Now that you understand that the goal is to try to burn predominately more fat than sugar 24 hours a day, even when you’re sleeping, let me go back to the calorie topic. One of the main problems with the “calorie in equals calorie out” theory is that those who feel this equation works do so because they think that calories within a certain group are all created equal. In other words, they feel that 100 calories of carbohydrates in soda is the same as 100 calories from whole grain or a piece of fruit. To them it does not matter its makeup – complex or simple or refined – or how it is metabolized – or even what is needed to metabolize it. They feel that the nine calories in a gram of fat is the same whether it is extra virgin olive oil or a spoonful of hydrogenated margarine. A calorie is a calorie. But it is not.
The type of food has a profound effect on metabolism. Let’s take the above example. If you drink a Coke and get 100 calories of sugar you’ll have a quick insulin response and your body will suddenly go into sugar-burning mode. This will last much longer than just the short time it takes for the sugar to get into your blood stream. The high insulin will allow you to take this sugar and store most of it as fat to be used later on (or maybe never) and eventually blood sugar levels will drop so another hormone, typically cortisol, will be secreted to bring your sugars levels back up – often at the expense of breaking down proteins into sugar, unless you consume some more sugar as you feel the craving coming on. Even zero calorie sweeteners like Splenda and Nutrasweet will shift your body to sugar burning. Yes, natural sweeteners like xylitol and maltitol too, though not as much. But if those 100 calories came from complex carbohydrates like vegetables and whole grains, or even other simple sugars like fruits, the hormonal response would not be as dramatic. The rise and fall of blood sugar regulated by cortisol and insulin would be much less dramatic. Add in some protein and fats with those carbs, and the response is even less.
A similar story can be told with the fats. Eating fats from raw nuts, seeds, fish oil, flax, eggs, avocados and olive oil will help fight inflammation, balance beneficial hormones like estrogen, progesterone, testosterone and DHEA, and shift or keep your body in a fat-burning mode. Now consume the same number of calories of bad fats – say from hydrogenated fats or vegetable oils such as corn, soy, or safflower – and you’ll create inflammation, free radical damage, and hormonal imbalances. That, in time, will shift the body to more a sugar-burning mode due to the overall stress created. Essentially, more stress = more sugar burning = more fat stored = weight gain = low energy = more stress.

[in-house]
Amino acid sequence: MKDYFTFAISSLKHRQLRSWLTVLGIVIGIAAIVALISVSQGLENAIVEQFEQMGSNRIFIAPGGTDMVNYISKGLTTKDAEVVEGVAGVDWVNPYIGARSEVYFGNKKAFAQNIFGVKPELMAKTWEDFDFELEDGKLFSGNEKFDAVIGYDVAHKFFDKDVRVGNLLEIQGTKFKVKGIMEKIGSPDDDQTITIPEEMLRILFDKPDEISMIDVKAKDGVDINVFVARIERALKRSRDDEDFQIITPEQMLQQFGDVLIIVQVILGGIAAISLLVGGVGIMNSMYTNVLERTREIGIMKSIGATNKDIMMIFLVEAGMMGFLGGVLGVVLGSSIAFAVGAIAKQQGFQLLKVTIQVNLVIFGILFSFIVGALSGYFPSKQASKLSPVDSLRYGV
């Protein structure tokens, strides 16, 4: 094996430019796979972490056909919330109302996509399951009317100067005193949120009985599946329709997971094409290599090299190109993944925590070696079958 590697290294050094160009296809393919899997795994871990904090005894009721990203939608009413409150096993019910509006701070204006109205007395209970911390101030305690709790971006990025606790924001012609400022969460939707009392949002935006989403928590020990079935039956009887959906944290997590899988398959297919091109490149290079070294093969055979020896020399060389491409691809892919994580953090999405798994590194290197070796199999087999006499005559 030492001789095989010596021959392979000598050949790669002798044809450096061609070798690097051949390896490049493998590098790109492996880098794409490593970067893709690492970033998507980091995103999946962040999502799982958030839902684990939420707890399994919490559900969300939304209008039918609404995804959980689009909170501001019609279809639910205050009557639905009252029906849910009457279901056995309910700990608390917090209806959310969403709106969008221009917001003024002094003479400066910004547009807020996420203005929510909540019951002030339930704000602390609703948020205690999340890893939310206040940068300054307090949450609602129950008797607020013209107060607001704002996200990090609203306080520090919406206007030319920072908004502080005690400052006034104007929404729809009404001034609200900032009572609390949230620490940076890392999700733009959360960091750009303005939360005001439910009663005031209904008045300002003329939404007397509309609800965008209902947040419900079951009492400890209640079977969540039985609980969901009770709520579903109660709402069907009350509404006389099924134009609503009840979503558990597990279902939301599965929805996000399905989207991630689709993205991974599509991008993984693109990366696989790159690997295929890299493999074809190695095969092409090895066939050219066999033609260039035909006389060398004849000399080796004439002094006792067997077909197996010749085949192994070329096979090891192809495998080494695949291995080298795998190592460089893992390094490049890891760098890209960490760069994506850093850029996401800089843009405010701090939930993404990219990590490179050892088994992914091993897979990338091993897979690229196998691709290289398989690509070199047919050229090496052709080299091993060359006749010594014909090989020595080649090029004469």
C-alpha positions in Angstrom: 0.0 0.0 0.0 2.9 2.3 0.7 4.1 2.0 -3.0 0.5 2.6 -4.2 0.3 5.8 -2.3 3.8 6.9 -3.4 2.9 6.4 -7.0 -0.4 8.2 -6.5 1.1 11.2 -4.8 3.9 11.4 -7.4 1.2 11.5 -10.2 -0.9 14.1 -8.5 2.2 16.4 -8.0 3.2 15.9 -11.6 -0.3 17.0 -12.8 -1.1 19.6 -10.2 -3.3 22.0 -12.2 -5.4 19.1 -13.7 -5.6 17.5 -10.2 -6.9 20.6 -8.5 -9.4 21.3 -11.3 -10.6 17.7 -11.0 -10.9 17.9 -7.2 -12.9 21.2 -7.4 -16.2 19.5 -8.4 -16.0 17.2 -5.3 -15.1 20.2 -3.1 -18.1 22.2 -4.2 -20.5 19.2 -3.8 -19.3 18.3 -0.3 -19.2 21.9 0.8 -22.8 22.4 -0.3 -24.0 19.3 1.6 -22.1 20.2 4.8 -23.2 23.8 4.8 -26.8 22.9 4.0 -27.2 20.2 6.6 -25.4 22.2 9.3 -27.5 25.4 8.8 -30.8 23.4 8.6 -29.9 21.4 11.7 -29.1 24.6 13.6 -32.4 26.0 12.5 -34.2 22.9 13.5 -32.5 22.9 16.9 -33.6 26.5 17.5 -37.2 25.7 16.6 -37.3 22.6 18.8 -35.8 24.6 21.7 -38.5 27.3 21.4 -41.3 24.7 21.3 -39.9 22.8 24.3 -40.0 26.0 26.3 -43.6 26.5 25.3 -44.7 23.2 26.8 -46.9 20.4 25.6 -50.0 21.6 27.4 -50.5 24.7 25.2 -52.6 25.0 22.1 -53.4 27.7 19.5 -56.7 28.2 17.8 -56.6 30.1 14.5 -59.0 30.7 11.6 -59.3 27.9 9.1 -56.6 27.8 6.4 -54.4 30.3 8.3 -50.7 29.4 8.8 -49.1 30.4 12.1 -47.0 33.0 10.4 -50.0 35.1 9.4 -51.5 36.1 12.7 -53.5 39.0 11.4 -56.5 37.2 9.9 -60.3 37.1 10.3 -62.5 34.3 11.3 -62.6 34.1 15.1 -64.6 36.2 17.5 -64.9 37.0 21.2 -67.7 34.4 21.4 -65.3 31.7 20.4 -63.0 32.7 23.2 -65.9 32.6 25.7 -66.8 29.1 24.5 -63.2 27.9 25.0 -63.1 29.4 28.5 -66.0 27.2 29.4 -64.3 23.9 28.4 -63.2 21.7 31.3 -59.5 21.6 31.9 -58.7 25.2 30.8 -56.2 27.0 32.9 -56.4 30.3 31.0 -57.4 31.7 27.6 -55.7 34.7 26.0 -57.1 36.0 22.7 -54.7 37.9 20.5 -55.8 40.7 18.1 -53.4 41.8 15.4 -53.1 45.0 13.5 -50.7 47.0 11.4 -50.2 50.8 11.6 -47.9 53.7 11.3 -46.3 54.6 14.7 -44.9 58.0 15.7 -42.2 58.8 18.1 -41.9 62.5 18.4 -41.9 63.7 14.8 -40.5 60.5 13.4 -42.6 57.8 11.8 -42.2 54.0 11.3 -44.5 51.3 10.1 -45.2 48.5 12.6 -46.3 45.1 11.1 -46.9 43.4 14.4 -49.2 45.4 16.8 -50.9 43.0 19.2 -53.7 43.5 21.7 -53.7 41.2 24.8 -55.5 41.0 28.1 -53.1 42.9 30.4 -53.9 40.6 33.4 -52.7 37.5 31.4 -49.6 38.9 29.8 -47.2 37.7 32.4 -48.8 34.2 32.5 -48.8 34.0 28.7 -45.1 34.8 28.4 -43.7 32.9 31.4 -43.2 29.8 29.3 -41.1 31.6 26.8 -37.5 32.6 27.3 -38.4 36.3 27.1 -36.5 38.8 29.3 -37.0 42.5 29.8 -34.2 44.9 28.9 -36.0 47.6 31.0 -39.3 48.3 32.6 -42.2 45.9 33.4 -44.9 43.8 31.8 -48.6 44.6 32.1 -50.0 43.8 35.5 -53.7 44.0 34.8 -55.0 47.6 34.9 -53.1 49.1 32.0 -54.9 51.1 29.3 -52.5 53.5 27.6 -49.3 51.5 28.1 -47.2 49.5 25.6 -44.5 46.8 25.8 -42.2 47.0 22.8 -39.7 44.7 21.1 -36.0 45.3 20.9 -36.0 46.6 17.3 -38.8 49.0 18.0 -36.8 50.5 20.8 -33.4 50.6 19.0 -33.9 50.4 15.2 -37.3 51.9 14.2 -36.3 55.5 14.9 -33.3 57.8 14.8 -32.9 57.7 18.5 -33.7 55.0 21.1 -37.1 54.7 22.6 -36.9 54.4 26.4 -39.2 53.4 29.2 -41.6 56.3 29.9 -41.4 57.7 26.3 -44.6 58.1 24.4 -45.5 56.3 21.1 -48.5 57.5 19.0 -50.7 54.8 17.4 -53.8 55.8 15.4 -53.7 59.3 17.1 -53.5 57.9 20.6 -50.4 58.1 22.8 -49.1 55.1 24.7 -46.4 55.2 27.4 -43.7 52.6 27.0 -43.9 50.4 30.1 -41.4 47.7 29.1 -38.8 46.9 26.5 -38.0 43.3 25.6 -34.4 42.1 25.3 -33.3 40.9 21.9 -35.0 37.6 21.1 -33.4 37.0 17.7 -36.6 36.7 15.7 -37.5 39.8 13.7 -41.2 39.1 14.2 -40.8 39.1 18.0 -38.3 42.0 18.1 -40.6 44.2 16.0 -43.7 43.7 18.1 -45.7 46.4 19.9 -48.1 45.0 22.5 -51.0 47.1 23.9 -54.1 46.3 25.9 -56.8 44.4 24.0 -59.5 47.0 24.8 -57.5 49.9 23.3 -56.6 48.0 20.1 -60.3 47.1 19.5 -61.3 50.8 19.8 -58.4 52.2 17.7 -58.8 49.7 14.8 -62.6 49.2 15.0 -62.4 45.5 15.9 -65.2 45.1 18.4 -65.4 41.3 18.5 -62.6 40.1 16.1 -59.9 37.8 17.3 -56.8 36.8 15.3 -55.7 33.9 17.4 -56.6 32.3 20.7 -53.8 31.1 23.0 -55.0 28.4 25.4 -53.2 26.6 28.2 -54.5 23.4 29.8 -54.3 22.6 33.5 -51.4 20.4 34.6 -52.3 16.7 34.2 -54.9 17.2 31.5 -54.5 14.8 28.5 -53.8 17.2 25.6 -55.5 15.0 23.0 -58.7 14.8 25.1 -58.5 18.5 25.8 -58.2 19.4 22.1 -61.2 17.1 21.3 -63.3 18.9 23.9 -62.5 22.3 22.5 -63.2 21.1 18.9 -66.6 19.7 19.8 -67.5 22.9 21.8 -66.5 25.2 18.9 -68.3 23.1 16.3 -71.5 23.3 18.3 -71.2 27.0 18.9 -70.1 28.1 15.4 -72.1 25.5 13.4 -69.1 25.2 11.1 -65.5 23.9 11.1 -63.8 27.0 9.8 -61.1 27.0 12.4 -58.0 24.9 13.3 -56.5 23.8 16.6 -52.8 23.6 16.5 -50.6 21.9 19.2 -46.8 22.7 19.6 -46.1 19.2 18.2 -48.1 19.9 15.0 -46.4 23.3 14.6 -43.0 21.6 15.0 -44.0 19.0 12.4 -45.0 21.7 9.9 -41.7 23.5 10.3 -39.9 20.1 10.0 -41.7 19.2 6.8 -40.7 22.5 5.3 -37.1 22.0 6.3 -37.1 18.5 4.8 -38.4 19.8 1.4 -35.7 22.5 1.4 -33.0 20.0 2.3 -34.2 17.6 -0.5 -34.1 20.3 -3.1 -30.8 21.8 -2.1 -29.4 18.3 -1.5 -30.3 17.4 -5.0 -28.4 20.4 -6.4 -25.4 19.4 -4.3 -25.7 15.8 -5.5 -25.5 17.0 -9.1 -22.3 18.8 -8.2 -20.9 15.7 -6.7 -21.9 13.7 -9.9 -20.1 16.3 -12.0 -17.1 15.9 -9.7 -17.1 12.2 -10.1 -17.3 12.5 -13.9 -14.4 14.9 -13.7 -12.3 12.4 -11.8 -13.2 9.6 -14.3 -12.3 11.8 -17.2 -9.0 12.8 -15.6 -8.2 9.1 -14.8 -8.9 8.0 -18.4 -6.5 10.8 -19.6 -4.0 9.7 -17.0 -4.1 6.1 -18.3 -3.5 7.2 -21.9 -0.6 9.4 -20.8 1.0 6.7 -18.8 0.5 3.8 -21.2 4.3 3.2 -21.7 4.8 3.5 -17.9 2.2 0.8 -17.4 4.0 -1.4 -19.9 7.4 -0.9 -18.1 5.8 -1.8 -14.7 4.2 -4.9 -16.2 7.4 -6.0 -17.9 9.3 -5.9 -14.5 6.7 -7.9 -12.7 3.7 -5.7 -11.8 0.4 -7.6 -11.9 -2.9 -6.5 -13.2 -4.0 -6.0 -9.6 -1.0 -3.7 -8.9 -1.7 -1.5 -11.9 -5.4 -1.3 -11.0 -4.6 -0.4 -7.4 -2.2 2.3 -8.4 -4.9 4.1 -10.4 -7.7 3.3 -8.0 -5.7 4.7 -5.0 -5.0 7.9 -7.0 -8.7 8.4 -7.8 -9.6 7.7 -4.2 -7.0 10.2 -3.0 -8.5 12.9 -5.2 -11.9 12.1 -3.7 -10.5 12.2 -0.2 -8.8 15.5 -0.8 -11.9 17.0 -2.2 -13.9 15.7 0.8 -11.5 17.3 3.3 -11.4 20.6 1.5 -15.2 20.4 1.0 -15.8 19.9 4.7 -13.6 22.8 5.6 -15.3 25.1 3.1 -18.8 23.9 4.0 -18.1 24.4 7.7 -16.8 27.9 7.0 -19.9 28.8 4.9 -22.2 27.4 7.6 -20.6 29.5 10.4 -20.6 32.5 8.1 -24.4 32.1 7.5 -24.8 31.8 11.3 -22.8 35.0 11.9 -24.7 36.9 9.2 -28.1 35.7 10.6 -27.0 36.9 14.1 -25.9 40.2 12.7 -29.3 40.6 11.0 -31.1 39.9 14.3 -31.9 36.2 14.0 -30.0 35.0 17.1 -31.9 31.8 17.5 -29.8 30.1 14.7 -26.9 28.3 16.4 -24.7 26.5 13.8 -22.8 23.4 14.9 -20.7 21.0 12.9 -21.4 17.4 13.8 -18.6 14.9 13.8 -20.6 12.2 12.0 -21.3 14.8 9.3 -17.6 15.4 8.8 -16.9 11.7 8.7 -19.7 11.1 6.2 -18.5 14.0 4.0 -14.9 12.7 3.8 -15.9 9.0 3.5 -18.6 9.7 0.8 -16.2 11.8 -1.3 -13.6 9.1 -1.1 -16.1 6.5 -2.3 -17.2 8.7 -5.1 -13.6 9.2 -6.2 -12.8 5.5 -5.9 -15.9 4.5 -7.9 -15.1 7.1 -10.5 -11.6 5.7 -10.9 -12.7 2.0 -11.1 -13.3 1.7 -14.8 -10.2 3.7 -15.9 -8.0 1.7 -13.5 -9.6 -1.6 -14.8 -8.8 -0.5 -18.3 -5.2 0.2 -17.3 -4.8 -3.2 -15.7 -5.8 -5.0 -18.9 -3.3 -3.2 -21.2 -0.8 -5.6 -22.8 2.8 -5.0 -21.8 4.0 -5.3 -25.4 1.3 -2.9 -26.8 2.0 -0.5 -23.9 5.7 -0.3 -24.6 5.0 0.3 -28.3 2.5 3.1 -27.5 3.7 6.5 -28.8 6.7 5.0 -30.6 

This is why when a person cuts calories but still eats a very unhealthy diet, they either lose a little weight but gain back more, or sometimes they gain weight. It’s the same story with the exercise. I’ve seen people gain weight (fat) while training for Ironman! It happens if the diet is unhealthy and the exercise is too stressful (high heart rate – too anaerobic). Conversely, it’s the same reason someone can lose weight by eating more healthy food – and yes, more calories.
A calorie is still a calorie but enough with the counting. It’s a huge waste of time. There is only one time a person should count calories, and the ONLY time I count them – and that’s during prolonged exercise and especially during prolonged racing (over 3 hours). It’s a good idea to make sure you’re refueling properly. Other than that, be done with it because regardless of how much energy a food contains, there’s more to food than just energy and once it’s in your body it’s all about what’s going on with you that’s going to determine how you metabolize that carbohydrate, protein, fat, or shot of whiskey. Your calorie counter book will make a nice paper weight or fire kindle. At least recycle it.